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Poem for the Downtown Eastside and the fallen (asleep)

September 26, 2016
A housing complex in the Downtown Eastside, on Jackson Avenue, greets the rising sun at 8 a.m.

A housing complex in the Downtown Eastside on Jackson Ave. greets the sun at 8 a.m.

Today (September 26) was my first trip into the Downtown Eastside since the beginning of autumn and let me tell you, more than leaves are falling in that neighbourhood.

I was making one of my occasional visits to the area to collect a few weeks-worth of one little condo’s discarded beverage containers.

The good news—the building dropped quite a load of returnables on me, for which I’m grateful.

The bad news, however, was that all along my route in and out of the neighbourhood I saw something like a dozen people who were apparently sleeping rough.

I saw them sheltered from the chill in nothing but their clothes, curled up into tight fetal positions on sidewalks and in back alleys. I saw them bundled in sleeping bags and blankets in the green space beside the Viaduct. And I saw them slumped forward, with their heads resting in their laps, on the steps of doorways in Chinatown.

The point is that I saw more rough sleepers on this trip to the Downtown Eastside than on any of the seven or eight previous trips—since I began making the trips back in August of 2015.

And mind you, I don’t traverse a large area of the DTES when I pick up the condo returnables; I take a very direct route, in and out. My time frame on these pick ups does not allow a lot of dilly-dallying.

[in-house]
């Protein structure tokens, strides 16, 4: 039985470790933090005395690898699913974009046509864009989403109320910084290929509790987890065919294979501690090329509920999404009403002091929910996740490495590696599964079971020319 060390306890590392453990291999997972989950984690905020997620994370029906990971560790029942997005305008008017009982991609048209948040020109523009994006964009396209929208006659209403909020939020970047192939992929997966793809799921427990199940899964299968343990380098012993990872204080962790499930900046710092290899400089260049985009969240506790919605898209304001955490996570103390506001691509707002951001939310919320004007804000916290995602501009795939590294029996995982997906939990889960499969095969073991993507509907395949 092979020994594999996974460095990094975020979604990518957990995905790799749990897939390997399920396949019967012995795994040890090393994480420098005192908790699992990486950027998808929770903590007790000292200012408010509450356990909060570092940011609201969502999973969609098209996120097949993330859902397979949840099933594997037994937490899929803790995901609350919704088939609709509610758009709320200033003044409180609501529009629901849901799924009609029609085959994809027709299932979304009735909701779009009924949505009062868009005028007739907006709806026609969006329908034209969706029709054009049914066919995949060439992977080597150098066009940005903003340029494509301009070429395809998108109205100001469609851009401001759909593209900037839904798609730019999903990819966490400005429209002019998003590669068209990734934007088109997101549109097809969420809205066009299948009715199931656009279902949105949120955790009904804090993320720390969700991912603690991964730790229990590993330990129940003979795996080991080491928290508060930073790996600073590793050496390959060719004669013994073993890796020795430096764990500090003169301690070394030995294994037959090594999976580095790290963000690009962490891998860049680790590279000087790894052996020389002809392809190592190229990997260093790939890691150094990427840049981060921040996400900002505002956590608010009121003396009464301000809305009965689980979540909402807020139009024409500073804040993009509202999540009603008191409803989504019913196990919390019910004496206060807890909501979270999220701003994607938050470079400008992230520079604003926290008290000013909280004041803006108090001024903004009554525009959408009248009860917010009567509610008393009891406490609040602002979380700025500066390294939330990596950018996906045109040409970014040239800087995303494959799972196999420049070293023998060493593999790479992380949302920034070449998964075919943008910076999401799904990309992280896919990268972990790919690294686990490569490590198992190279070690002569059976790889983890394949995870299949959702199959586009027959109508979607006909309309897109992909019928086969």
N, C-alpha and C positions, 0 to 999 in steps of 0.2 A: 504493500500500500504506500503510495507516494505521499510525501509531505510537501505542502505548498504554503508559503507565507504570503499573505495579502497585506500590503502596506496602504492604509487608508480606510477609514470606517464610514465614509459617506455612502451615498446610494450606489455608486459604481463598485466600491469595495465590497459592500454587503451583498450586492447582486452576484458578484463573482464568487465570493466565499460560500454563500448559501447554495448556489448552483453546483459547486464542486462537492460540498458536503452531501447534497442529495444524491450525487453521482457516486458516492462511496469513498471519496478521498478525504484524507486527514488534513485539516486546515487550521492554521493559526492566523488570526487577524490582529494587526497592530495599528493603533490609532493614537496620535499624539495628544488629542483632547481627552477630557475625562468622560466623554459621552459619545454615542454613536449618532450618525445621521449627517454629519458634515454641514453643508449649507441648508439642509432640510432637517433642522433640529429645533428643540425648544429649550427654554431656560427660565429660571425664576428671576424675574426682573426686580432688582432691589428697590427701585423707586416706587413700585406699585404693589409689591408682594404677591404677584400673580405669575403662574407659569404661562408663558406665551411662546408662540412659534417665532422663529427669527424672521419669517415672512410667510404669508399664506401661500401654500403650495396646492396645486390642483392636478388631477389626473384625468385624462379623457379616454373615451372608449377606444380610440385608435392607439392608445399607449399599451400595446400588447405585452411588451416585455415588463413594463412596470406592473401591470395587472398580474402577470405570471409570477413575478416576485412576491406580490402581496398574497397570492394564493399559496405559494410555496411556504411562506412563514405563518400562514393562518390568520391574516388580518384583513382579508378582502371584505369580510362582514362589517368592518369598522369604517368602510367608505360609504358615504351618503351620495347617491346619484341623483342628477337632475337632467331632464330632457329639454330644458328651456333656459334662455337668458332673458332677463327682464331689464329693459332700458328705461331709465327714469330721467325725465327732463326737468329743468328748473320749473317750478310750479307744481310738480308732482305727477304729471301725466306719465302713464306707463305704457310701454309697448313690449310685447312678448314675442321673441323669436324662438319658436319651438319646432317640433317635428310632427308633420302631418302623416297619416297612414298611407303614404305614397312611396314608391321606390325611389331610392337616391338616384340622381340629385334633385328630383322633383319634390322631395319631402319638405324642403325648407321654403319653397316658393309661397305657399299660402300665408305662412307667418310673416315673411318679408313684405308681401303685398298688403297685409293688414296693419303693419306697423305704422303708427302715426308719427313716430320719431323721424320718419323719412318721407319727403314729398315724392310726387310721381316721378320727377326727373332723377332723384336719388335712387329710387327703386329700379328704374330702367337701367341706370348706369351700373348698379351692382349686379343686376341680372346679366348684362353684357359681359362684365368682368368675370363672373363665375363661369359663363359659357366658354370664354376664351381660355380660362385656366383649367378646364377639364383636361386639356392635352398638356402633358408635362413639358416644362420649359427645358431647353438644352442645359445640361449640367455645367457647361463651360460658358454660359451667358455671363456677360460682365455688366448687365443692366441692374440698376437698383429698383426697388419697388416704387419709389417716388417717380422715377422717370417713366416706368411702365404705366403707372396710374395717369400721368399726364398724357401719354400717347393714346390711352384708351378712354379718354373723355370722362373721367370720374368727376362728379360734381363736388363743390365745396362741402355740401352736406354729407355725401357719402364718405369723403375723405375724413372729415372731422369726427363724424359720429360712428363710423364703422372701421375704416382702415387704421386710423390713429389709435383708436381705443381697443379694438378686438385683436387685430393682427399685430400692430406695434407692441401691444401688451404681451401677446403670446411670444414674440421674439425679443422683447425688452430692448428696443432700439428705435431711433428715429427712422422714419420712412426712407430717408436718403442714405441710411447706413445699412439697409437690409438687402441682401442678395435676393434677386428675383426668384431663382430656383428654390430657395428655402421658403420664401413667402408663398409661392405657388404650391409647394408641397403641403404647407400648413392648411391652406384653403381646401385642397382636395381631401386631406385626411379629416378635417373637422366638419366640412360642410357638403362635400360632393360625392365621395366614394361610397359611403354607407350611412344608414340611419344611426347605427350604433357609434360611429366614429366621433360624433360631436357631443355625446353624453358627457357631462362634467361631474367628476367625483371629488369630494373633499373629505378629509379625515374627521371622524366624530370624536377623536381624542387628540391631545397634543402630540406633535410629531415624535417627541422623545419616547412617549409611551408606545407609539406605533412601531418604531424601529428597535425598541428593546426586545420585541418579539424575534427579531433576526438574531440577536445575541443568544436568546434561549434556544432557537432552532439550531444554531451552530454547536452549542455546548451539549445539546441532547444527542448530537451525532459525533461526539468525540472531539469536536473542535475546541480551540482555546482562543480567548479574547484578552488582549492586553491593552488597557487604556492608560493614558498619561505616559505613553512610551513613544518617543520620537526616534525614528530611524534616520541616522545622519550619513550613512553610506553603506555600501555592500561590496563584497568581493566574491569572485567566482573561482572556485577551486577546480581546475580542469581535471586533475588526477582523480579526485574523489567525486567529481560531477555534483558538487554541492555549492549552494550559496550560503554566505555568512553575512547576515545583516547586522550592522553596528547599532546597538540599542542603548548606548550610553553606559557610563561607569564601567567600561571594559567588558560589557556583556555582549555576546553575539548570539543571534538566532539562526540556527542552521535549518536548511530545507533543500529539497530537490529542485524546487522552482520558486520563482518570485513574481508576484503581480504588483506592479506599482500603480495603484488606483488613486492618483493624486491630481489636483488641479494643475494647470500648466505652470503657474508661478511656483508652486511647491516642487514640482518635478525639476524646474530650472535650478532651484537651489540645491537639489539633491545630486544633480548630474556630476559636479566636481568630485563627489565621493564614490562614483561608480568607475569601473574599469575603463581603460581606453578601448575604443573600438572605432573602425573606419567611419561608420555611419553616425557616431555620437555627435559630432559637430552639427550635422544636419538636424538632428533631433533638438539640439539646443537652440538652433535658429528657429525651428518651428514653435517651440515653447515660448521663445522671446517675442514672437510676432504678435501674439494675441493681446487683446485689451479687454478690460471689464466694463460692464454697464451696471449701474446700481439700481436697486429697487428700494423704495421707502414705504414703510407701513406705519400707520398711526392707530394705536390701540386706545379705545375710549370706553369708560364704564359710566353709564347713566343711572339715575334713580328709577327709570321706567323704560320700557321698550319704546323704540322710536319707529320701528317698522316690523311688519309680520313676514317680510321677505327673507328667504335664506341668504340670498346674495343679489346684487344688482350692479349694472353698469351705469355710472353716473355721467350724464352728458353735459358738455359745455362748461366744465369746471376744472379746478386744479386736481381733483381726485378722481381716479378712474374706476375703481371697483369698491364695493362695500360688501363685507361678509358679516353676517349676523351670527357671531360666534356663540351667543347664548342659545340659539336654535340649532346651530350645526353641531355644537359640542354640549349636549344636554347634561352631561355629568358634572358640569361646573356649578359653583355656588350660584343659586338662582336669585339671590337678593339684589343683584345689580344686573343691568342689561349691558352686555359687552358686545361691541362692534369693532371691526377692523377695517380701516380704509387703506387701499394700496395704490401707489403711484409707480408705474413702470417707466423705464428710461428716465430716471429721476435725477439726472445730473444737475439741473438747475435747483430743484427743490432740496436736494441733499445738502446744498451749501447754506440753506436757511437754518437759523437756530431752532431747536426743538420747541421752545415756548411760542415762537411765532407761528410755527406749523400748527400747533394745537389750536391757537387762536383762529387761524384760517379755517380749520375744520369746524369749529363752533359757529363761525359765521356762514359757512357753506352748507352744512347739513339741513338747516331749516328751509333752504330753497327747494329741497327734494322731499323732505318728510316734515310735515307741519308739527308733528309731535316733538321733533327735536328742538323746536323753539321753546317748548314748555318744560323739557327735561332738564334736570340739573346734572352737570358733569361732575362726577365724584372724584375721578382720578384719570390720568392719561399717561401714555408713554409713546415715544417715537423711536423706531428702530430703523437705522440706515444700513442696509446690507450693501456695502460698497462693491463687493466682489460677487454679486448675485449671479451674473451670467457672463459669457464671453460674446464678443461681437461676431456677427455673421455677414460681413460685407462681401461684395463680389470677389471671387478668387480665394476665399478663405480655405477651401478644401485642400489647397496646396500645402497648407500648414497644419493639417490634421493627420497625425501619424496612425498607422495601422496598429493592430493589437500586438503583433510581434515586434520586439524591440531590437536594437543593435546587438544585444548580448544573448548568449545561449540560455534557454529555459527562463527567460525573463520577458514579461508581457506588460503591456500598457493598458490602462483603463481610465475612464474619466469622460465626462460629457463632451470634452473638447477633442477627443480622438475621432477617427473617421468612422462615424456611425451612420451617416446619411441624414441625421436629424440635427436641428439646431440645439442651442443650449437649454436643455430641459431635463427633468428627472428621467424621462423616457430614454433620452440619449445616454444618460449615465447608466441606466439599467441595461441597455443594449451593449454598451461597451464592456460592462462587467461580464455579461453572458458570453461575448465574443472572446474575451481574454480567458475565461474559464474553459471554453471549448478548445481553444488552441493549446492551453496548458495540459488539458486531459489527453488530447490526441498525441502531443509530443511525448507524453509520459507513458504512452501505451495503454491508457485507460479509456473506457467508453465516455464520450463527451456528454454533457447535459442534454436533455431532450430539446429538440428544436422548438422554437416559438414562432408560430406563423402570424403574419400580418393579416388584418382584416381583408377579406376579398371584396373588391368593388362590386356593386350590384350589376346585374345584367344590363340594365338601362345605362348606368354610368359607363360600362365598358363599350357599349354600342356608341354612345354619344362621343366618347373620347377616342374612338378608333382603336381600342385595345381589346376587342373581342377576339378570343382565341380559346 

And I’m not talking about the perennial groups of men and women that I always see sitting on steps, or standing around on the sidewalks, doing nothing much of anything. I’m also not referring to the steady trickle of people trawling the back alleys of the Downtown Eastside.

I am only referring to the people that I saw sleeping—or whom I hoped were sleeping.

And no, I didn’t feel justified to stop and prod each person that I saw, to check that they were sleeping rather than drugged or in some kind of medical distress—not even with the fentanyl contamination of illegal street drugs driving an epidemic of overdose deaths across British Columbia.

I will always attempt to wake people who appear to have fallen asleep in restaurants but I will not do the same—without specific cause—to people who display as rough-sleeping homeless people.

Sleep is a precious commodity to homeless people and none of us appreciate being woken up for no good reason—doing so is considered rude and ignorant behaviour in Fairview and no doubt in the Downtown Eastside as well.

One summer’s afternoon, many years ago, I found a homeless friend of mine sitting motionless beside Jonathan Rogers Park, seemingly in a catatonic state. I was concerned and I repeatedly poked and prodded him.

That afternoon I learned that people do not prefer to be bothered in the middle of a drug high either.

If, for all the above reasons, I didn’t check the state of today’s apparent sleepers in the Downtown Eastside, neither did I leave any of them so much as a dime of what little money I possessed. Nor did I give my sleeping bag to one of the people that I saw sleeping in their bare clothing.

And—with the exception of a small bag of wine bottles—I made sure that every nickel’s-worth of the returnable containers bagged on my bicycle trailer left the neighbourhood with me.

So what did I do in the face of this visible escalation of human misery? Well, I wrote a little poem.

To the Downtown Eastside at first light I rode.
And what in the dawning did mine eyes behold?
But a dozen poor souls sleeping rough in the cold.

Some curled in alleys like leaves of autumn.
Others in doorways like things forgotten.
Unlike the cream—all fallen to the bottom.

One person. two persons, another and another.
A daughter, a son, perhaps a father or a brother.
All gripped in a desperate need to slumber.

How priceless such sleep to those who are weary.
Of lives desperate when they aren’t just dreary.
To nod off and perhaps die—what can the fear be?

Less dreaded for some than waking clearly.

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